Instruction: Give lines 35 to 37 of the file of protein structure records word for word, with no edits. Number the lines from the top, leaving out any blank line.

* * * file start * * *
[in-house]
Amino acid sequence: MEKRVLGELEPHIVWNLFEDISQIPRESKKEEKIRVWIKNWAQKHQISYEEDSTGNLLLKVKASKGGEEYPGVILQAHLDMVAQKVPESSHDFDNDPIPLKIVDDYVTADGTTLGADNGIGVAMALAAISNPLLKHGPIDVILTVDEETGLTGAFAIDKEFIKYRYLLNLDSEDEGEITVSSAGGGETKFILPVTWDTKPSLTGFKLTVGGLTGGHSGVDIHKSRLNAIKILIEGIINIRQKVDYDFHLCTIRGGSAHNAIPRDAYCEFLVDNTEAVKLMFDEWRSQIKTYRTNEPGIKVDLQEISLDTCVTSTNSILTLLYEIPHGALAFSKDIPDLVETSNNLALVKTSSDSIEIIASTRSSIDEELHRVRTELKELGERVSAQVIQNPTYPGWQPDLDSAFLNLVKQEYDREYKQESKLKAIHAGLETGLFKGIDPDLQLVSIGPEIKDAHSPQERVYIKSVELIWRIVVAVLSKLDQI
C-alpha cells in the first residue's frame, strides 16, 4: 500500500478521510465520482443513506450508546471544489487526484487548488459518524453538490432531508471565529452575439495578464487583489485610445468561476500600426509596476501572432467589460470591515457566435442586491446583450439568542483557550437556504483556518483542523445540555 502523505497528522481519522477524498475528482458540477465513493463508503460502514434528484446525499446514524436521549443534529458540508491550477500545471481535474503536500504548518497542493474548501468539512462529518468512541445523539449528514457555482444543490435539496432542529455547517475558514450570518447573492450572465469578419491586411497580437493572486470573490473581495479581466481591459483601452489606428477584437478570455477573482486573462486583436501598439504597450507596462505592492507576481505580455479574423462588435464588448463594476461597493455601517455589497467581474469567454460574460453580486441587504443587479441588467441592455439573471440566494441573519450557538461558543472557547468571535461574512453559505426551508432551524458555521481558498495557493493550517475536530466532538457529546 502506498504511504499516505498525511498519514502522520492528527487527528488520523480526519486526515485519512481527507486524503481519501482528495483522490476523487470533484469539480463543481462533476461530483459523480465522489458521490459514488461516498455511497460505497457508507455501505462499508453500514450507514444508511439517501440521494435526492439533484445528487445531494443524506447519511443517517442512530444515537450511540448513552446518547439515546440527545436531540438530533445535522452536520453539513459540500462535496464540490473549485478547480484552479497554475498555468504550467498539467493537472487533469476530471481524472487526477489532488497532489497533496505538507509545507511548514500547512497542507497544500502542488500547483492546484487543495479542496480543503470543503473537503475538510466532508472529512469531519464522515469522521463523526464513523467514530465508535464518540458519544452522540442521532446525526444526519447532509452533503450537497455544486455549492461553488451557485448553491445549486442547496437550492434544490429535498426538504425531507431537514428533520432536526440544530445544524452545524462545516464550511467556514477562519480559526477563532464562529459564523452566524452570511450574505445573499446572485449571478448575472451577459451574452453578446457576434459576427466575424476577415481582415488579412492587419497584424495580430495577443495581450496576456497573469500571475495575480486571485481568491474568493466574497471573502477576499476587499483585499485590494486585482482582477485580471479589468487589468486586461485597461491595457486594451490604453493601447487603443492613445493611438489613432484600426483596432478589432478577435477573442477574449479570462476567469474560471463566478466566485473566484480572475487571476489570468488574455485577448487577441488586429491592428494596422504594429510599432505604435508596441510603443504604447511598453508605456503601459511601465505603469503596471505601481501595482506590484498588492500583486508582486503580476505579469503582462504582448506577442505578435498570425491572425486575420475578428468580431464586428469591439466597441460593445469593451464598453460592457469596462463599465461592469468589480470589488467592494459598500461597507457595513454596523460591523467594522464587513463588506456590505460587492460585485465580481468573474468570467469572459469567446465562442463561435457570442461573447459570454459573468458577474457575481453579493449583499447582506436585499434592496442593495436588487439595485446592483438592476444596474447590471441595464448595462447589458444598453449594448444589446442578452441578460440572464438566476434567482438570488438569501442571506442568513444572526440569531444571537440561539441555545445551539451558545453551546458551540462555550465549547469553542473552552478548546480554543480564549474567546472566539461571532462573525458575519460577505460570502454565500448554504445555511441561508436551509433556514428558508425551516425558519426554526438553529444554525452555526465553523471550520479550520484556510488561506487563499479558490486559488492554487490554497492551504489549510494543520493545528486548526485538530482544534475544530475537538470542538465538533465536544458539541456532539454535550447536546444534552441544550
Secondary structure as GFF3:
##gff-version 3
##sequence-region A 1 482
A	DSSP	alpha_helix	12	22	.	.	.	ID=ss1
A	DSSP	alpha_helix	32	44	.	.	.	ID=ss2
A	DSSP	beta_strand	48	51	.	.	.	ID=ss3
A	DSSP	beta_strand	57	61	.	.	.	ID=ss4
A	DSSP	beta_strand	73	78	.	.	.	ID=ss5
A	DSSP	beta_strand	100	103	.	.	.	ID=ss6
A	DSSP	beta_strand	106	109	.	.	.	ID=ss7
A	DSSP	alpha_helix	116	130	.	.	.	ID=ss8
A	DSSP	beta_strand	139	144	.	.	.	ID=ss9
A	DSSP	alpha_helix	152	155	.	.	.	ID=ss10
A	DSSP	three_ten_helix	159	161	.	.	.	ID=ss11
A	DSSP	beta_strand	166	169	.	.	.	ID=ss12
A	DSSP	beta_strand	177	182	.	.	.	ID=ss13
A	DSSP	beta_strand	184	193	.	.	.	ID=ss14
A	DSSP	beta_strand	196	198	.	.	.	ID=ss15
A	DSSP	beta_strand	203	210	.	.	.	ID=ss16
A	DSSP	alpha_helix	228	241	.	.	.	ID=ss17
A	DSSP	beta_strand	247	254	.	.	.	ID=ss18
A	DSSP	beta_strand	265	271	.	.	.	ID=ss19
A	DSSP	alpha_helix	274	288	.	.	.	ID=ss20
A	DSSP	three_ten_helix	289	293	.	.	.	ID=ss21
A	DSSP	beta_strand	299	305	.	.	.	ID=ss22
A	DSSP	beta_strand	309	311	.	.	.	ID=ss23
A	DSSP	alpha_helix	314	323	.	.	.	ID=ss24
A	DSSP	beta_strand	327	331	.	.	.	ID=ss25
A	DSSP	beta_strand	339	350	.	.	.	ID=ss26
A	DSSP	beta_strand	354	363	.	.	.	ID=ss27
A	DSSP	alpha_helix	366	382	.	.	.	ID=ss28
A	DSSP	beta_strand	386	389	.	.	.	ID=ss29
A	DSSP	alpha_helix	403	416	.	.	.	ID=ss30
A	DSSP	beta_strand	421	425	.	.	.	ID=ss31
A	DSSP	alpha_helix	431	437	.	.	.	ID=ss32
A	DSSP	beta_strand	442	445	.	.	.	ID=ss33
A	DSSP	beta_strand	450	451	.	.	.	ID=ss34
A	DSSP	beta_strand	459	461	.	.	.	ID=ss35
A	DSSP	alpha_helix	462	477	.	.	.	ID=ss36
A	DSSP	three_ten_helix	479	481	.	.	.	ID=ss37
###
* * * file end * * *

A	DSSP	beta_strand	386	389	.	.	.	ID=ss29
A	DSSP	alpha_helix	403	416	.	.	.	ID=ss30
A	DSSP	beta_strand	421	425	.	.	.	ID=ss31